Z is for Za’aba

by Sam Pei Ying

Pendeta Tan Sri Zainal Abidin Ahmad, also known as Za’aba, was born on 16 September 1895 in Kampung Bukit Kerdas, Negeri Sembilan. He was a writer, philosopher, linguist and politician. He is known for his pursuit for Malay independence through his writings and his works are still vividly remembered by most.

At a young age, Za’aba learned to read and write by practising on banana leaves, using twigs as his pencils. Seeing this, his father gifted him a writing slate and Za’aba learned to sharpen his writing skills further with his father’s encouragement.

At the age of 12 years, he started school at Sekolah Melayu Batu Kikir. Shortly after, his father transferred him to Sekolah Melayu Linggi so he could expand his knowledge in both the Arabic language and Islam, in hopes that his son would further his studies in Egypt or Mecca, eventually returning as an ulama.

However, in 1910, he continued his education at St. Paul’s Institution, and he was the first Malay who passed the Senior Cambridge test in 1915.  Subsequently, Za’aba began his career as a teacher instead. He became a teacher’s assistant at Johor Government English College before transferring to Malay College Kuala Kangsar (MCKK) in 1918. When he was serving as a teacher in MCKK, he started collecting Malay words written in Jawi and consolidating the Malay spelling system, which at that time had various spelling systems. He also incorporated English grammar and Arabic words into the Malay language. He published Pan Malayan Malay Literary in an effort to standardise Jawi spelling.

His work, ‘Pelita Bahasa Melayu’, became a major reference book for the community who wished to learn the Malay language at the time. He also contributed to Journal of Malayan Branch Royal Asiatic Society (JMBRAS) in his efforts to introduce the Malay language to foreigners. Suffice to say, Za’aba was a person who devoted himself in expanding the Malay language and literature beyond Malaya and Sumatera.

Image source: Universiti Malaya Library

As a writer, he started questioning the backwardness of the Malay community under the British colonial government. As such, Za’aba’s writings went beyond to other fields such as economics, religion, and the attitude of the Malays themselves, which was largely influenced by colonial powers. He wrote about poverty and touched on how to overcome the economy of the Malay community. Za’aba’s first article was published twice by Utusan Melayu, titled ‘Temasya Mandi Safar di Tanjung Kling’.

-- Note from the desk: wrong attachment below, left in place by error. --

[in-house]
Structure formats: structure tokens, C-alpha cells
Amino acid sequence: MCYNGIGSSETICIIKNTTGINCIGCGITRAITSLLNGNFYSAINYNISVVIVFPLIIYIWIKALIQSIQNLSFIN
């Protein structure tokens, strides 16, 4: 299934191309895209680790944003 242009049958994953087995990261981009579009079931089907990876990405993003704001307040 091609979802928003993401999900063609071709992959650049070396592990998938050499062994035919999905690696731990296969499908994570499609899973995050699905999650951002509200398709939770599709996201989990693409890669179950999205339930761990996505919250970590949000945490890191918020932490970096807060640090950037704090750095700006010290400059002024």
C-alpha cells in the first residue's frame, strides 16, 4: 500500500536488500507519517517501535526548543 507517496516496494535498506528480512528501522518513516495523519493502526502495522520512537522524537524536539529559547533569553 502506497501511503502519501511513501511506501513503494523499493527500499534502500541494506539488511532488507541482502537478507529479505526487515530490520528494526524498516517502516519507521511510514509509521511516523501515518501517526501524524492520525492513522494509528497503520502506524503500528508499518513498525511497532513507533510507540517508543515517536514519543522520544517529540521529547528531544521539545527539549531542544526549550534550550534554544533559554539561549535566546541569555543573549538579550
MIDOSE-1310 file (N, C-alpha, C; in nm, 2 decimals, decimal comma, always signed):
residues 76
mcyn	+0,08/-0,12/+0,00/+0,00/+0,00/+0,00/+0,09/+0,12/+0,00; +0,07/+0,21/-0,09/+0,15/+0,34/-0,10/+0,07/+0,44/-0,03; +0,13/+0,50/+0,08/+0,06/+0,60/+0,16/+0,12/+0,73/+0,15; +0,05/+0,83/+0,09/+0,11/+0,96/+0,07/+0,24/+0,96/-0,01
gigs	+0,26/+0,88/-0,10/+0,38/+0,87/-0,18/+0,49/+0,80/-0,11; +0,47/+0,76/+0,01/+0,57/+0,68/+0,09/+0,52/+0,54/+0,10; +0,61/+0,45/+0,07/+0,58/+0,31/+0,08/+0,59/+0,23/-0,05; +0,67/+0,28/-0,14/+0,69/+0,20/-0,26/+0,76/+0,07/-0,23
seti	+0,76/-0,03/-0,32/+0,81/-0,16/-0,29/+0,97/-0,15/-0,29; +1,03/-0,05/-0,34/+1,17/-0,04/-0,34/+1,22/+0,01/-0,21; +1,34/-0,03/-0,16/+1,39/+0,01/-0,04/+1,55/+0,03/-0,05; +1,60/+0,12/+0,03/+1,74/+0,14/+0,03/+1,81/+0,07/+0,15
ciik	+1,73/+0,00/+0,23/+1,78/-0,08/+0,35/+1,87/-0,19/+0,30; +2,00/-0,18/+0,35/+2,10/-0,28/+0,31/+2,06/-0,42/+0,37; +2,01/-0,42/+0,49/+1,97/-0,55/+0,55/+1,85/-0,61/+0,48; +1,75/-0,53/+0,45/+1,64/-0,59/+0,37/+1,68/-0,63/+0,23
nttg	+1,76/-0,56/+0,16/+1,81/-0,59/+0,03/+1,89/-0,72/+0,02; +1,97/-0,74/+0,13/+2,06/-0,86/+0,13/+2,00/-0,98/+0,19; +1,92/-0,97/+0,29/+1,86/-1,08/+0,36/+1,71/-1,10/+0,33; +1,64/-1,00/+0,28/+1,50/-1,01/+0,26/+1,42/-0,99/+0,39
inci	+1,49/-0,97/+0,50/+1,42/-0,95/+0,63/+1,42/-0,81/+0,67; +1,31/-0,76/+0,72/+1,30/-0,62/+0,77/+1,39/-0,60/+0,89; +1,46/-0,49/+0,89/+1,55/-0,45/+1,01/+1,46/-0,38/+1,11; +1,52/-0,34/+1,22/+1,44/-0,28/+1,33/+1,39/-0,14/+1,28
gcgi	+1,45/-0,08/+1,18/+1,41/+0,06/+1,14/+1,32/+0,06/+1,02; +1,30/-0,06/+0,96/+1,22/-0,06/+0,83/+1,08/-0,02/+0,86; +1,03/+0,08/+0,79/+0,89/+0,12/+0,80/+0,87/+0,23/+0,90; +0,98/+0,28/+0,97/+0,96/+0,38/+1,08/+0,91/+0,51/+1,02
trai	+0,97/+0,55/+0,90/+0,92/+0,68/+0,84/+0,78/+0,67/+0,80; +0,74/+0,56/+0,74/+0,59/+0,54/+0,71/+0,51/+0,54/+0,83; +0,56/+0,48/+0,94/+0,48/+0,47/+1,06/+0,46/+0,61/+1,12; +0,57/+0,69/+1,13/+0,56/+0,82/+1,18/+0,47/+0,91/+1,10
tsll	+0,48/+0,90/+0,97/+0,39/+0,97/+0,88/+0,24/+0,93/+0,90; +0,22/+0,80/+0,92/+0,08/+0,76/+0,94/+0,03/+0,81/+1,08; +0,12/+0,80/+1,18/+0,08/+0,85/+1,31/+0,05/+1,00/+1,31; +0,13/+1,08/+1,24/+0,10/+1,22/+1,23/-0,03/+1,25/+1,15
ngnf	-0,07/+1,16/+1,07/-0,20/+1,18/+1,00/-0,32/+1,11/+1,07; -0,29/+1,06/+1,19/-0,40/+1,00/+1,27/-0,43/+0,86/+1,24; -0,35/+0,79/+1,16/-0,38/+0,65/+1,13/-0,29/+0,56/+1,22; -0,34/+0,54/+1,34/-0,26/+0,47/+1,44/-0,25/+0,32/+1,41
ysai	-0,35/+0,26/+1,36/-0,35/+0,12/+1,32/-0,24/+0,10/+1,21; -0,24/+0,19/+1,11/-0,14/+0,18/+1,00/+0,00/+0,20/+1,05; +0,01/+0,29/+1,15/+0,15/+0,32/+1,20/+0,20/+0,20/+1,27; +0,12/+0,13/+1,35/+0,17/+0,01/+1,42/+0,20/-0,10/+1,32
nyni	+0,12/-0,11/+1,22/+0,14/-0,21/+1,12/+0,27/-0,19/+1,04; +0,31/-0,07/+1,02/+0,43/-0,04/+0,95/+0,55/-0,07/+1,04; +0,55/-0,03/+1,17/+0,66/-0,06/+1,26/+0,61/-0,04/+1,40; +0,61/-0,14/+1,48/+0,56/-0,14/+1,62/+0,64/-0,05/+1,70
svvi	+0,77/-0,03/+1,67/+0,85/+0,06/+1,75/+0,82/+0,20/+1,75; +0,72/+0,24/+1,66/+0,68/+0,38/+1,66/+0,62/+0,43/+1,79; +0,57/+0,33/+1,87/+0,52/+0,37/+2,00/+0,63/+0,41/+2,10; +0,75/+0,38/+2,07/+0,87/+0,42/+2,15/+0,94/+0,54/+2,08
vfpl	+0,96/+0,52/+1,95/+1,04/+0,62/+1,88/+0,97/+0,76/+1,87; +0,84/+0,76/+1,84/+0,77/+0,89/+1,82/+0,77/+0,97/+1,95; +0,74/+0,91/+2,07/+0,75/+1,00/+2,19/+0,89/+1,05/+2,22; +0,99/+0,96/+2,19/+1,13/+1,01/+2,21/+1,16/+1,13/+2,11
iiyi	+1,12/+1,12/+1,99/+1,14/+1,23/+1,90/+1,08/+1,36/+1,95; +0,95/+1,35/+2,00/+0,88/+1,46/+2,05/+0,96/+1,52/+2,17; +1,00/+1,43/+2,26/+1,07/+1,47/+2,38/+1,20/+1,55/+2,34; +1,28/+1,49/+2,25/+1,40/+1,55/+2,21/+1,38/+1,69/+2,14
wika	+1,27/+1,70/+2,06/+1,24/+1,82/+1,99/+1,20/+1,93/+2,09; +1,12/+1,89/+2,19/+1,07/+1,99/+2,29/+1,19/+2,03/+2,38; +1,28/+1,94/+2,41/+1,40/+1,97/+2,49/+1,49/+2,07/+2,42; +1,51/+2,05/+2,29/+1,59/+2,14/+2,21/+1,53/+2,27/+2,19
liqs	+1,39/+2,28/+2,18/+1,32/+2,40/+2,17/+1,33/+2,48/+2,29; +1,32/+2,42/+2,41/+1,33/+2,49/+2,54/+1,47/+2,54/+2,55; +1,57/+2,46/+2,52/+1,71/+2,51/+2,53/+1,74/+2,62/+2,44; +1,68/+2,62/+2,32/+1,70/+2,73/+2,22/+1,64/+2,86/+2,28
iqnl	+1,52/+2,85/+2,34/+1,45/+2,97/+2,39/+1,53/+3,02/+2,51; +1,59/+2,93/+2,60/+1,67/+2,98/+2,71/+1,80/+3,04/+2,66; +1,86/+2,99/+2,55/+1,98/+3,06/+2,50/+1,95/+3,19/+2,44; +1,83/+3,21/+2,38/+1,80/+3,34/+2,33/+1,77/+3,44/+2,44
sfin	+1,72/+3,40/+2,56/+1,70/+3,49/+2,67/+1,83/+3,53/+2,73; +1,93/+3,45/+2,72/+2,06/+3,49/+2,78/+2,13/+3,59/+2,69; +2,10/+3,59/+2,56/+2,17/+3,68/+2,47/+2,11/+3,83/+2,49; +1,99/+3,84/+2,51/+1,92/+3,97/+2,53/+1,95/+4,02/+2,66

Following Za’aba’s expertise in language, he served as a translator to assist British officers in preparing school textbooks for Malay schools. During the Japanese Occupation, he was transferred to the Department of Information as translator for the Japanese to write books, which were used in Malaya and Sumatera. After the Japanese surrender, Za’aba returned to Kuala Lumpur and continued his work as a translator and interpreter for the Malay language dictionary.

A portrait of Za’aba at the National Museum, Malaysia.

The Malayan Union was established when the British returned to Malaya, but it was resisted by the Malay community. The resistance was led by Dato’ Onn Jaafar and subsequently, he established the United Malays National Organisation (UMNO) in an effort to unite the Malay community. At that time, Za’aba was elected as the first Secretary-General of UMNO, but he did not hold the position for long as his passion was in writing.

Undoubtedly, his interest in writing continued after leaving UMNO. He began to translate books from English to the Malay language such as stories written by William Shakespeare and these books were published in Singapore.

He later became a lecturer for Malay language at the School of Oriental and African Studies at the University of London in 1947; while teaching, he obtained his Bachelor of Arts in Malay and Arabic studies in 1953.

After returning to Malaya, he held the position as Senior Lecturer and became the first Head of the Department of Malay Studies at University of Malaya, Singapore in 1953. Together with Ungku Aziz, they established ‘Pertubuhan Bahasa Pelajar’ and ‘Persekutuan Bahasa Melayu’ Universiti Malaya, an association to uphold Malay language and literature.

Za’aba’s contribution to Malay language and literature shall not be forgotten easily. He was a teacher, a translator, and one of the individuals responsible for planning school curriculum. He was the source of inspiration that illuminated darkness of poverty in the world of Malay education.

 Za’aba died at the age of 78 on 23 October 1973.

References

  1. ‘Ketokohan Za’ba Bermula dari Penulisan di atas Pelepah Pisang’, Malaysiakini, 25 July 2020. Available at https://www.malaysiakini.com/news/536028 (Accessed 26 December 2021).
  2. ‘Zainal Abidin Bin Ahmad (Za’aba)’, Yayasan Dakwah Islamiah Malaysia, 8 October 2019. Available at https://www.yadim.com.my/v2/zainal-abidin-bin-ahmad-zaba/ (Accessed 26 December 2021).
  3. Hussain (2000) Pendeta Za’ba dalam Kenangan, Kuala Lumpur: Dewan Bahasa dan Pustaka.

In this Series

Click HERE for a list of articles in the ‘A-Z at Muzium Negara’ series.

Author: Museum Volunteers, JMM

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